The salmon driftnet season traditionally closed on August 15th, and it was always brought mixed feelings. Grateful to have a break after the rigor of 24hr a day fishing, but conscious that within a week you’d be longing to be back into the familiar rhythm of tides and currents, moon and sun, wind, rain and shine.
One of the closes I recall best was the year Michael “Spud” Murphy had come fishing with me in my own punt. T’was a season that had blurred past. Weekends couldn’t come fast enough, some indeed starting on a Thursday and finishing late on a Sunday night/Monday morning on the windy stool at Jack Meades. During the week was almost as bad, there was always a chance of drink from many of the ships anchored at Cheekpoint, either in exchange for fish, or hard currency.
That particular year we stopped short as high water was at 9pm and many crews decided to call it a season at that point. The close meant that the drift nets had to be removed from the punt, it was illegal to have them aboard thereafter. Some would fish out the ebb tide later, only to finish at 6am next morning, but t’wud mean leaving the nets until high water and dragging yourself out of bed a few hours after getting home, which sounded like a lot of hard work. Besides, getting home at 9.30 meant Jacks by 10, the place would be only getting lively!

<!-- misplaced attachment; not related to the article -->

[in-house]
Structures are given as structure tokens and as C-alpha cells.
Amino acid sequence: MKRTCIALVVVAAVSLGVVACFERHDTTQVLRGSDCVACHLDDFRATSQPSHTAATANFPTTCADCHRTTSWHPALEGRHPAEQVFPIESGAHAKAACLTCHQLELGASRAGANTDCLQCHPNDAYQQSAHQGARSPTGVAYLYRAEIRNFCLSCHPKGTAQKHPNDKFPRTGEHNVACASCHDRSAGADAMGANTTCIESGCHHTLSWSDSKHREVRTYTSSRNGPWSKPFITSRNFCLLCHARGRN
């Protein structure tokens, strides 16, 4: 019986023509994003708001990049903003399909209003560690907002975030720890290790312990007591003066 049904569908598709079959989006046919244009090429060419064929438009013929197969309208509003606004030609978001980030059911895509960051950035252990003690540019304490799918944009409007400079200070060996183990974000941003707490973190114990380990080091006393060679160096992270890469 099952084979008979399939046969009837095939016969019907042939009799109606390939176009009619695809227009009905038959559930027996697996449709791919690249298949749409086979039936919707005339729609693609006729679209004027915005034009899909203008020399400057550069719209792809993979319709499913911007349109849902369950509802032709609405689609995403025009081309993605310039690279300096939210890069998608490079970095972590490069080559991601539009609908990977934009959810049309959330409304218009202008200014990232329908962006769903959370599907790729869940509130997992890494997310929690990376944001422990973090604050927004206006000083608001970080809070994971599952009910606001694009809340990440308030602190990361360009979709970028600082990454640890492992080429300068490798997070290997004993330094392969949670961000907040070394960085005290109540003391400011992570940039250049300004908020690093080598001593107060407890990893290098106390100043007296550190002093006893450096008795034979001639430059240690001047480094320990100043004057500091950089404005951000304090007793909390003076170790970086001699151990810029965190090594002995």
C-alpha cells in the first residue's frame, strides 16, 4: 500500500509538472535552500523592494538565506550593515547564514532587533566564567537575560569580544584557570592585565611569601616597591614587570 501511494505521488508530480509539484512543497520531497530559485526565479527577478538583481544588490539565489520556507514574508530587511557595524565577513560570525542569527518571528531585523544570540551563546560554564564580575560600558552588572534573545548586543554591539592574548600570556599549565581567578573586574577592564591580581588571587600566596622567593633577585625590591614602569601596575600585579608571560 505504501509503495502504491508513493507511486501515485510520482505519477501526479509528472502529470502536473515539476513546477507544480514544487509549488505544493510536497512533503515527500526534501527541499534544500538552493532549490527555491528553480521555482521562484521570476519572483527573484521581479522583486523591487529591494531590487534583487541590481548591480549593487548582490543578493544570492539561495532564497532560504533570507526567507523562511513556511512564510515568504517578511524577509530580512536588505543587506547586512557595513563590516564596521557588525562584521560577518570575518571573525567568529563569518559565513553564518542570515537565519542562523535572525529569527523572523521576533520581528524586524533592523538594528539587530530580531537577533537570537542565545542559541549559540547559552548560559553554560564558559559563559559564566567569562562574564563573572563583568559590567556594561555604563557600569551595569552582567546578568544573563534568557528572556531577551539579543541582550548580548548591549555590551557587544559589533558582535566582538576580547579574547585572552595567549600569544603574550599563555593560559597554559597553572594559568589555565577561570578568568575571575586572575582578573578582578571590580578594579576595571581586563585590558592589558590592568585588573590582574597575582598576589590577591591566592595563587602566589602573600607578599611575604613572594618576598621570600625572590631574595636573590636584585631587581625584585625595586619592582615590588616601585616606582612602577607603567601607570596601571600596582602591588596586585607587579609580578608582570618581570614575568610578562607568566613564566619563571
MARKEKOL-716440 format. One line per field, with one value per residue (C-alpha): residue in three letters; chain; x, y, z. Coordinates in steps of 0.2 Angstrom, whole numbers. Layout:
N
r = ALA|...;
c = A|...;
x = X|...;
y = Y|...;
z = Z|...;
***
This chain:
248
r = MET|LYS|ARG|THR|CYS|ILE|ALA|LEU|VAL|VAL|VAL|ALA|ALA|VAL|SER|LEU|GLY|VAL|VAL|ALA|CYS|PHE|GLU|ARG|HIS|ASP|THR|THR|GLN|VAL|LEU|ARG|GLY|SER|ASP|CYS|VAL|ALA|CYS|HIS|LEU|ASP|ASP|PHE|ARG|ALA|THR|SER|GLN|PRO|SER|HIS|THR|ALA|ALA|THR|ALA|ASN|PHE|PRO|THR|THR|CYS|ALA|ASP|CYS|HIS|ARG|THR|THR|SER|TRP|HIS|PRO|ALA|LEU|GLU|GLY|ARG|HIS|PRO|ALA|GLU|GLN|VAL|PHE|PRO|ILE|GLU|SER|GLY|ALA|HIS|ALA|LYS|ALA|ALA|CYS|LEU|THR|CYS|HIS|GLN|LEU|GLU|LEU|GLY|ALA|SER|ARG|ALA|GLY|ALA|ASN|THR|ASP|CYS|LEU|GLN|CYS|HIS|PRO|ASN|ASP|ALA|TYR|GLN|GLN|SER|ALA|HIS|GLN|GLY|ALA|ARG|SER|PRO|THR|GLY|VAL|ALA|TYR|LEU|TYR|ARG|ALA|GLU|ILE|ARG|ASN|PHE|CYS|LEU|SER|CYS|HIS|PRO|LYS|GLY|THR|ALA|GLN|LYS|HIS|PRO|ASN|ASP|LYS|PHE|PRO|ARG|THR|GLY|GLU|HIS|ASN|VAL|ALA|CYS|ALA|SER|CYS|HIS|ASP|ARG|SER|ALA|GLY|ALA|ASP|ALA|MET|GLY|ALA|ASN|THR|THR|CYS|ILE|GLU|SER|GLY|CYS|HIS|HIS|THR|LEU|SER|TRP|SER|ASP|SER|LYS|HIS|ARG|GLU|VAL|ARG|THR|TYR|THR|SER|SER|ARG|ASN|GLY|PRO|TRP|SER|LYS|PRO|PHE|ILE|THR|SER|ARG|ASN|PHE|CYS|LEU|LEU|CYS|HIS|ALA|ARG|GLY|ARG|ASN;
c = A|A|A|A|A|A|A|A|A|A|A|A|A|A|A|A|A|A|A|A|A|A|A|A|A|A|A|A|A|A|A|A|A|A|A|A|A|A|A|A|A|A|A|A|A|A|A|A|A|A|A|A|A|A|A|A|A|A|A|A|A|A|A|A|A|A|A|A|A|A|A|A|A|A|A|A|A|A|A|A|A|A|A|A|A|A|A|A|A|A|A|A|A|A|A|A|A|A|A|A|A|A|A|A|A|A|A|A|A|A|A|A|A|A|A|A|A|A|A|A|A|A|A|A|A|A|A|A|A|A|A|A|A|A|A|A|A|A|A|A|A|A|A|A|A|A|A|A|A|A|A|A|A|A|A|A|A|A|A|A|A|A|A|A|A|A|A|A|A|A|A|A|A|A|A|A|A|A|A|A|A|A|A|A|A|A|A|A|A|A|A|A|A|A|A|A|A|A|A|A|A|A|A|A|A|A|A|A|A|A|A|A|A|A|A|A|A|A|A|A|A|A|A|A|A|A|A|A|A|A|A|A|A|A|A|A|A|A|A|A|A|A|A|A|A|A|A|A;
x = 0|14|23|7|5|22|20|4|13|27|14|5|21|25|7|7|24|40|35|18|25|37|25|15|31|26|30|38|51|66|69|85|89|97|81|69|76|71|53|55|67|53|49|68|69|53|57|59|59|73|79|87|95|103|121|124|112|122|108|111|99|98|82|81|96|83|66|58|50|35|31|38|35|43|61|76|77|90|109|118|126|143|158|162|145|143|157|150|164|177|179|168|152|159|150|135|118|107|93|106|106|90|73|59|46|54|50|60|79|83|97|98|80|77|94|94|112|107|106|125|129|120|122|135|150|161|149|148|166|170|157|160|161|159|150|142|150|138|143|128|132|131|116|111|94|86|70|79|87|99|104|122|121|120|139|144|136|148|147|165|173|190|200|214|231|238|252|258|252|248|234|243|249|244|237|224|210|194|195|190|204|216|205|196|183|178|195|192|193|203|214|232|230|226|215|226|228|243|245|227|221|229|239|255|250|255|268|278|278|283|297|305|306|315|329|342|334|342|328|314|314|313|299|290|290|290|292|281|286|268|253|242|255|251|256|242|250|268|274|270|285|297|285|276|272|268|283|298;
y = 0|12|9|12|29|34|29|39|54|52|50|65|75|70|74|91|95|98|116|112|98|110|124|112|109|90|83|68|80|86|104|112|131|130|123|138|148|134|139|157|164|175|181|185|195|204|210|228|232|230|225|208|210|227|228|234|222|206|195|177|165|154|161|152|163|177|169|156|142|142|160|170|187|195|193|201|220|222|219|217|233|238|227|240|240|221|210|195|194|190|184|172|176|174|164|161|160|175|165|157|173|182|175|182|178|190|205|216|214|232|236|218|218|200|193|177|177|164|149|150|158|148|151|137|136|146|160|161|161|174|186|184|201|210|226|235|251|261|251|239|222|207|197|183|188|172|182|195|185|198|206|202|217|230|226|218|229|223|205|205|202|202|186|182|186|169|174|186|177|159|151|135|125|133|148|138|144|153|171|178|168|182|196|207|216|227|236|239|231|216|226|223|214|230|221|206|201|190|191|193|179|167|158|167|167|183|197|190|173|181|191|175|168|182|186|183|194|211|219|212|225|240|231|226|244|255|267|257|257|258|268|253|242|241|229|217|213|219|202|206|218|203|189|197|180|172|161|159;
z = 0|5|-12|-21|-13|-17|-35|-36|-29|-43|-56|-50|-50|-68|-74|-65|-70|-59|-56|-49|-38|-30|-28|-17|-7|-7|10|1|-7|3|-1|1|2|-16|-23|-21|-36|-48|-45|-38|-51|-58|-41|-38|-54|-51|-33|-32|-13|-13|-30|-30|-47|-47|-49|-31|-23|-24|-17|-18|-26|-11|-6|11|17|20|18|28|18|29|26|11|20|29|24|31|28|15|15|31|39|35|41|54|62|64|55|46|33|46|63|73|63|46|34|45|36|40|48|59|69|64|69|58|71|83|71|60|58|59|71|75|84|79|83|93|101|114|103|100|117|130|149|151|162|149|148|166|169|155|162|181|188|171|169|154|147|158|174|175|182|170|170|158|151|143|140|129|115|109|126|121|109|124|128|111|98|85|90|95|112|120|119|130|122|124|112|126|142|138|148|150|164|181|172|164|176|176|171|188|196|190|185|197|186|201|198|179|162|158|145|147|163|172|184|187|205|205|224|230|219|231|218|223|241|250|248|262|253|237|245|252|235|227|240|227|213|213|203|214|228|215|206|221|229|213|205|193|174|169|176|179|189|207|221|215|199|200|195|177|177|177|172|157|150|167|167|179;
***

Punts were lined up along the quay, the earlier boats in, taking plum spots beside the railings, which made it easier to get the nets out of the punt and over the jagged cement edges of the quay. We were working on the shore, so made our way to Moran’s poles, hauled the nets out on the Strand above high water mark and “tripping off” the punt, turned heals for home!
Next morning, a little the worse for wear, we started the job of “ranging over” the nets and separating them out for bringing home. Cheekpoint boats generally carried 6 nets. Sometimes a net was “mounted” individually to a rope, measuring about 22 fathoms in length. Sometimes two nets were “mounted” or “roped” together. The individual nets were then tied together to form a train of nets and the ends of each net was “sconeded” (at least I think that was the term and possibly a derivative of Selvidge, the meshs that are roped onto the nets) into each other using a piece of roping twine. To separate them out, the Head and Foot rope was untied, the “Sconding” was removed and the individual nets were then tied up. Being separated meant that carrying them up off the strand was a less back breaking task. On the quay this was also done, but fishermen there also had the choice to leave them together and hoist them into the back of a car or into a trailer.
|“ranging” the nets
Once home, the nets were generally washed. At home we filled a barrel with warm water and some washing powder, to try remove the dirt and grime of the river. They were then rinsed in clean water and hung up to dry, perhaps out of a nearby tree or even across the washing line. This practice was not as common once the monofilament netting came in the mid to late 1990’s. Many fishermen believed that monofilament was better once there was a new shine on them, and some took that to the extreme as they “stripped off” the old nets and remounted new nets.
When the nets were dry they were “lofted” or stored away in a shed, and would be taken down during the long winter months to be mended and repaired in preparation for the next season to come. The task was as much a social affair as a task, and some of the sheds were as comfortable as a kitchen, with a fire, natural light and many’s the time a drink to be had too.
All now gone since the closure of the Salmon fishing. Gone but not forgotten.